What do you mean by a “positive reading”?
TT: So there's a lot that we're still having to research and figure out about this. When we bring the biodata into Unity, it's sending a lot of information. Generally, I tend to work with Ganoderma lucidum, which is Reishi mushroom. And on all the music things that I've done, my partner and I have just found it has the most, if you will, melodic response. It's very interesting how it responds to people. For instance, oyster mushrooms — we had those hooked up, and it was data non stop, no matter what time of the day, whether it was in a darkened environment, or with the sunlight, it was just very active — like, lots of info. So we were having to look at that and make a decision. Like if it dropped, like if the information dropped below a certain number, let's say then we might take that reading, and that would be dysbiosis for this moment. Or if it was fluctuating above, then symbiosis.
© Mycelial Network
© Mycelial Network
© Mycelial Network
© Mycelial Network
© Mycelial Network
SLV: For me, it is really about a different interface and a different medium to explore sensations that I would otherwise hardly be able to feel and experience so directly. I think it's partly also making the invisible visible in a way that atunes more into my human senses. And so I can actually physically dive into not only science, but it's actually life. Right? So I can live or experience life and the exchange of energy, in a whole other way. So I think this is what is most fascinating for me in this project.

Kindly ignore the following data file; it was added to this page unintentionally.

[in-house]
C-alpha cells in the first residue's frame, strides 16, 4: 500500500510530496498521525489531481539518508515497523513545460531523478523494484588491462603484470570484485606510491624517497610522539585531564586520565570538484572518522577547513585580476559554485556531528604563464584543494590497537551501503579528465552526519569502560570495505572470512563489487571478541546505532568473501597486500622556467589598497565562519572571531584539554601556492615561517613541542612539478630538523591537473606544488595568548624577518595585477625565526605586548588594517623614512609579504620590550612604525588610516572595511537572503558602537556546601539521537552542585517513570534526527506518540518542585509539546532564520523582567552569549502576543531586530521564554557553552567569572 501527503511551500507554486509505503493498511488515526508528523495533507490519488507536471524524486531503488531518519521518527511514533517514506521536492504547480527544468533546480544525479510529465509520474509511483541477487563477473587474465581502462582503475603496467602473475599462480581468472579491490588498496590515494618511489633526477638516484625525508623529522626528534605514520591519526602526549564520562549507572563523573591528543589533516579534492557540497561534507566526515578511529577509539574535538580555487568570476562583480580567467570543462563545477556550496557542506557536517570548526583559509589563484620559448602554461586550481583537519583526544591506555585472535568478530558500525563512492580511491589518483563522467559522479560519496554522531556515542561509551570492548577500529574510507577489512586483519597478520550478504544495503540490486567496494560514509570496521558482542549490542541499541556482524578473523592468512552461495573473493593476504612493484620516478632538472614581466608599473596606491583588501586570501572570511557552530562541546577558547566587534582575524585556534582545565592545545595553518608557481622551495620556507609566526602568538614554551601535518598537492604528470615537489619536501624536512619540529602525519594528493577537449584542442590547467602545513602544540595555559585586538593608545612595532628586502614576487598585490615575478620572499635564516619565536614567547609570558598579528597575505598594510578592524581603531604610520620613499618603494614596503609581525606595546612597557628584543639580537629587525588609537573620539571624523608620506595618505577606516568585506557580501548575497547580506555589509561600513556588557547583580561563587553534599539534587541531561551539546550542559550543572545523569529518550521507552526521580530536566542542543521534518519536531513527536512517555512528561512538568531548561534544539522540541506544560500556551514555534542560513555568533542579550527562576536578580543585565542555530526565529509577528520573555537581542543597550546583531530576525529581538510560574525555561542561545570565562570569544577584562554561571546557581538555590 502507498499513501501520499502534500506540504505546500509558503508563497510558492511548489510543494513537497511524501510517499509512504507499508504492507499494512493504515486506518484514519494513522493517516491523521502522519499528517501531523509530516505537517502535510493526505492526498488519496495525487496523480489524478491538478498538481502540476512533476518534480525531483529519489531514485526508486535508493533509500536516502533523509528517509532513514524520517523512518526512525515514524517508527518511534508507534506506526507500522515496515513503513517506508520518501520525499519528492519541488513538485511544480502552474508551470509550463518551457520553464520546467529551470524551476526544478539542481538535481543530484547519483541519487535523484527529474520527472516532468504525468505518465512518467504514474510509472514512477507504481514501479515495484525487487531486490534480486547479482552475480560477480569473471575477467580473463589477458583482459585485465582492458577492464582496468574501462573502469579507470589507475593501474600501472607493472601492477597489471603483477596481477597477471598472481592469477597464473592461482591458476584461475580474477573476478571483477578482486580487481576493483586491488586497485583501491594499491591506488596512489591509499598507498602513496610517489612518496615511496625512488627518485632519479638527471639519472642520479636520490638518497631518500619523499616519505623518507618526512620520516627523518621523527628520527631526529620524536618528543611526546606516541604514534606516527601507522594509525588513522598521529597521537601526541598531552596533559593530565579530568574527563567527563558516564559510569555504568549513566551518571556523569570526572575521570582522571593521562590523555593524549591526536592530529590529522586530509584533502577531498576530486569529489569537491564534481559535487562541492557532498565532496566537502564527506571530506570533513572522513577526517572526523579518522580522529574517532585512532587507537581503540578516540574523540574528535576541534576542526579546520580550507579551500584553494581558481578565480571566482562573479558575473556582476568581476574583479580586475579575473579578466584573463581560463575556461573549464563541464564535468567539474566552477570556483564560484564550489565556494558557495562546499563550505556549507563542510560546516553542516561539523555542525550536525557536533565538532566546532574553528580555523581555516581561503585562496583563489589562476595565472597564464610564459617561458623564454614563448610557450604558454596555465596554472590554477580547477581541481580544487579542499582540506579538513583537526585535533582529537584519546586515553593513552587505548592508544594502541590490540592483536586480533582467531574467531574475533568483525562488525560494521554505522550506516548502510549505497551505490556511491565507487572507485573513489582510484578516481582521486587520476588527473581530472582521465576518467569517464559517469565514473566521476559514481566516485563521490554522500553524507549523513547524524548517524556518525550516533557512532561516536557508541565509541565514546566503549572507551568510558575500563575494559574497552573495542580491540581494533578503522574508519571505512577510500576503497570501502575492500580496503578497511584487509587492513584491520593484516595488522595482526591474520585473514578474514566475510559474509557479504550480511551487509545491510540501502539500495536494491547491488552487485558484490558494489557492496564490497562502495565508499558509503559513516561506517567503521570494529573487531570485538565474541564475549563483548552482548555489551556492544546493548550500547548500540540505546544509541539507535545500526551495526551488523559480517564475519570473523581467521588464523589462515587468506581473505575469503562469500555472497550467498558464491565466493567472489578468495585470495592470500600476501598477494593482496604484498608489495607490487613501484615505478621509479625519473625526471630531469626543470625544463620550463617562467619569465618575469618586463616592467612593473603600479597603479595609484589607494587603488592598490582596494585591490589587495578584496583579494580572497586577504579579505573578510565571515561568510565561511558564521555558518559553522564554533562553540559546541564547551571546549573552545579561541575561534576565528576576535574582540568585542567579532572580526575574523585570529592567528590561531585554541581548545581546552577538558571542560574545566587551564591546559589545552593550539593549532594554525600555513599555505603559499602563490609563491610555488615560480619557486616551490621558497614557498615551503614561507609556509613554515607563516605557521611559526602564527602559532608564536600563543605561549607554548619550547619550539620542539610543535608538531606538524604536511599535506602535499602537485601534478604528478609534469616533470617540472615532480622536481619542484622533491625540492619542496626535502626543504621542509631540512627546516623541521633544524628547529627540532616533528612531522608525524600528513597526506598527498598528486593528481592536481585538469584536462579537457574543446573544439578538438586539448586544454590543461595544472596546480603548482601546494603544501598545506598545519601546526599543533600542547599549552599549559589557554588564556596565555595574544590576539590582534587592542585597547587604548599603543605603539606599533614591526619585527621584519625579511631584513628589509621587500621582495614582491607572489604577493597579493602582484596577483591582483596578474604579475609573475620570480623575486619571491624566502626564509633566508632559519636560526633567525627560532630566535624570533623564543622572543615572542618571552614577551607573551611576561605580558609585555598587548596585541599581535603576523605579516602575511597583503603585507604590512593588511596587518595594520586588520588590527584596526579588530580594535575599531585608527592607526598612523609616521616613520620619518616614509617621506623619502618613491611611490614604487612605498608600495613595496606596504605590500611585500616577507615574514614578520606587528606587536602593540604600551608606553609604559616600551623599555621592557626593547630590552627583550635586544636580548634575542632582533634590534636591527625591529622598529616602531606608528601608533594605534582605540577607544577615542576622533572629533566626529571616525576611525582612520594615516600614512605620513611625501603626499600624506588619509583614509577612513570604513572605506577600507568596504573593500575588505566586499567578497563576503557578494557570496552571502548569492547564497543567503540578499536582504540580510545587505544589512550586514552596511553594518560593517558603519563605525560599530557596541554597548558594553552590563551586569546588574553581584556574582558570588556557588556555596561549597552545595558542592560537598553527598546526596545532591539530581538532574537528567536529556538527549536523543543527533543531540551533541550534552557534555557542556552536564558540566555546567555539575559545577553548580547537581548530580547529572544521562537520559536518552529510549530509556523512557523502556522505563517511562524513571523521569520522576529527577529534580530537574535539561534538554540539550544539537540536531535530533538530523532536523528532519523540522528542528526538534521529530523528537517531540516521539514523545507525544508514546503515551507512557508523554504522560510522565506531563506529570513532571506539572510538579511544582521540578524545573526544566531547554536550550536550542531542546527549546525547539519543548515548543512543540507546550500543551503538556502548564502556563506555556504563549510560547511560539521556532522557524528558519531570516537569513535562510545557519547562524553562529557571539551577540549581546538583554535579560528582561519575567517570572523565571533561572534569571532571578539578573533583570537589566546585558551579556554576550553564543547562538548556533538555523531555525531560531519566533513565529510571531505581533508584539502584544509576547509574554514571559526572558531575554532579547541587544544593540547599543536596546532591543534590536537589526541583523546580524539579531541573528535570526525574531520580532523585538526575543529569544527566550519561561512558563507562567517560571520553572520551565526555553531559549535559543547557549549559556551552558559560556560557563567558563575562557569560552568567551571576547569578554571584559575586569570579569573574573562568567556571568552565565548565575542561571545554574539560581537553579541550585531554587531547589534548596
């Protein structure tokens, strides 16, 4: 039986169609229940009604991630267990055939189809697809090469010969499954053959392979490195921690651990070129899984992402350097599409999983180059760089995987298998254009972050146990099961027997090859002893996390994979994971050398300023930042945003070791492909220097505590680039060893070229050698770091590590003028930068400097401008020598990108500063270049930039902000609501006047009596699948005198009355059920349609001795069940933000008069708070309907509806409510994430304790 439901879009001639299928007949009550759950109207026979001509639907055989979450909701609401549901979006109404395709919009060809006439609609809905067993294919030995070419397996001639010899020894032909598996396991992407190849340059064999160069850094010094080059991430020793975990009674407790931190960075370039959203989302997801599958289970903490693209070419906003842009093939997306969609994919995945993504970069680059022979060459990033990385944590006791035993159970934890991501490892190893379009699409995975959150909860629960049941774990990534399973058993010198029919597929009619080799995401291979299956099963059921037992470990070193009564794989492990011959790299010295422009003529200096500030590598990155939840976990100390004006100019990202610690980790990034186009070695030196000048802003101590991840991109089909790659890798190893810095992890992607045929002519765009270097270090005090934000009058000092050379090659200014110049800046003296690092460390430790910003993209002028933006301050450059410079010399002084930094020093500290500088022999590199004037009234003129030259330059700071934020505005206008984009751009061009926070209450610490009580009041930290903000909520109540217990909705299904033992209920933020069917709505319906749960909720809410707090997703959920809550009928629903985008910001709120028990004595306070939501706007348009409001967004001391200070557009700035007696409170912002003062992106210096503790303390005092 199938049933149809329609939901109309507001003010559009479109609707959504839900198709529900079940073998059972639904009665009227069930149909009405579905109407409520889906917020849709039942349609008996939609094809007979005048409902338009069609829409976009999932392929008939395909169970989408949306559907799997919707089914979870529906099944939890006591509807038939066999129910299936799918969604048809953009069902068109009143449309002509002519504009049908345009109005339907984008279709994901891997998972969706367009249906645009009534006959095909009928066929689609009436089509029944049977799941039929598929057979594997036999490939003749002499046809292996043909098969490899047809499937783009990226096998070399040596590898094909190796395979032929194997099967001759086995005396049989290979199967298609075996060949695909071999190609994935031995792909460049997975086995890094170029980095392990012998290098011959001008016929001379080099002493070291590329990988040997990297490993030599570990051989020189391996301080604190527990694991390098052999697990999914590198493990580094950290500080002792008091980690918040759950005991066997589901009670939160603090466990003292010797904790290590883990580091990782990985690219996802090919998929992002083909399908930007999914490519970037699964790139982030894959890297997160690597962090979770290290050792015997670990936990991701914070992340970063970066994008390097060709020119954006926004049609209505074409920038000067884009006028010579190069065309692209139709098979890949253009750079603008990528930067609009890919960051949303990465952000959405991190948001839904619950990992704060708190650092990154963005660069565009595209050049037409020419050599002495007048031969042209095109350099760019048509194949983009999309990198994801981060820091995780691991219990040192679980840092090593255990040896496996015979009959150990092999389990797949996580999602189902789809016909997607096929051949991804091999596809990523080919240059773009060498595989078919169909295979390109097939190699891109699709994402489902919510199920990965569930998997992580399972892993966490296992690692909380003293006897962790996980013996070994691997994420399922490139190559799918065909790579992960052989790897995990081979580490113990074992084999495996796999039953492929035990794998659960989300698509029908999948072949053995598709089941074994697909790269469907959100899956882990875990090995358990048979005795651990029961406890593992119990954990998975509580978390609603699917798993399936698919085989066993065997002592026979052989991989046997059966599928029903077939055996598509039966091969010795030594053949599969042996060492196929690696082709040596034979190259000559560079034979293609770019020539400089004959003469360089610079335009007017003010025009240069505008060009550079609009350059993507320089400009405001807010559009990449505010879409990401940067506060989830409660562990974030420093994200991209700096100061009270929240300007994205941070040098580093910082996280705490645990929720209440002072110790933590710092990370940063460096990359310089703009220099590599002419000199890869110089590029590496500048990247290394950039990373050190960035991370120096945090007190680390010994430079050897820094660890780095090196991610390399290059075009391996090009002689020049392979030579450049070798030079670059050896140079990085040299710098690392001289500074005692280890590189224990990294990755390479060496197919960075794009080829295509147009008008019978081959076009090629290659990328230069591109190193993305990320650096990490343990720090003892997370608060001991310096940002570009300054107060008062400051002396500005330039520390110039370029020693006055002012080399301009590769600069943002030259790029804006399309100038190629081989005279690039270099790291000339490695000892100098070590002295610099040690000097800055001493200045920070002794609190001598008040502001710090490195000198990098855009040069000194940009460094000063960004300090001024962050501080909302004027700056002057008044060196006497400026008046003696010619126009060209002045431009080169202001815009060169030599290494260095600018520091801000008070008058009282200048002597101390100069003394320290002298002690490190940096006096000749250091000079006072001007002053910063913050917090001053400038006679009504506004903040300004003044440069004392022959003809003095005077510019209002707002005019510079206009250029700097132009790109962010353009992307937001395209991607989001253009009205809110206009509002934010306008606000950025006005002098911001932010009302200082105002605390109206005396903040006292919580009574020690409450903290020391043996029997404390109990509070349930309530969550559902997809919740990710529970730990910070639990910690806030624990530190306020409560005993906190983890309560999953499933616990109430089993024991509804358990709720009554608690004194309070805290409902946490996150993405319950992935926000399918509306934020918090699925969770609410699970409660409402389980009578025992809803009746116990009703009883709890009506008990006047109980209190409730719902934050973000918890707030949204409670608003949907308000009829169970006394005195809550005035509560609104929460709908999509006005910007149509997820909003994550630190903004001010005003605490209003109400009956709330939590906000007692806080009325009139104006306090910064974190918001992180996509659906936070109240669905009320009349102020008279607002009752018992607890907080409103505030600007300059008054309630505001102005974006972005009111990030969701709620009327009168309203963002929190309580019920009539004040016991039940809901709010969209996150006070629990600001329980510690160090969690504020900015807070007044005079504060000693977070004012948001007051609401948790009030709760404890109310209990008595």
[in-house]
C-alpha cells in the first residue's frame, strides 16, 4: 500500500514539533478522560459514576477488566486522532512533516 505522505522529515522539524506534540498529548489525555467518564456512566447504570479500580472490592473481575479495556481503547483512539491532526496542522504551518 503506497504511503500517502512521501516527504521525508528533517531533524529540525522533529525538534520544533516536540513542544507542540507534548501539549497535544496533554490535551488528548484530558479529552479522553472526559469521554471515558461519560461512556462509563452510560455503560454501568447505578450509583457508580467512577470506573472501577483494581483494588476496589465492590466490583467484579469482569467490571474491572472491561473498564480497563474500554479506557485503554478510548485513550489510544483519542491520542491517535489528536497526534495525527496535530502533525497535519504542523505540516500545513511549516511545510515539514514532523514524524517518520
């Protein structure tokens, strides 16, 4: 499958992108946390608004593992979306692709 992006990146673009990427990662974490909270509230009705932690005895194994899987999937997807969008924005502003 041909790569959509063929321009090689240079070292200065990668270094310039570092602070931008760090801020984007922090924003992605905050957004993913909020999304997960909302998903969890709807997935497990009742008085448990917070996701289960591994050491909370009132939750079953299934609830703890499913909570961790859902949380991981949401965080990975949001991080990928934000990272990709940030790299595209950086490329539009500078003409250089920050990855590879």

Is that also what draws you to biodata sonification, Tosca?
TT: Yeah, definitely making the invisible visible. I realize that in some ways, it's such an ambitious project but it's just hoping to make people more aware, that might experience it. That's been my impression overall with some installations that I've done — how moved people have been by the biodata-sonification of fungi, for instance. Some people think that plants are dead. That's what I've heard, because they don't see them moving, right? So just it's created a lot of conversations that are really great and educational on both sides.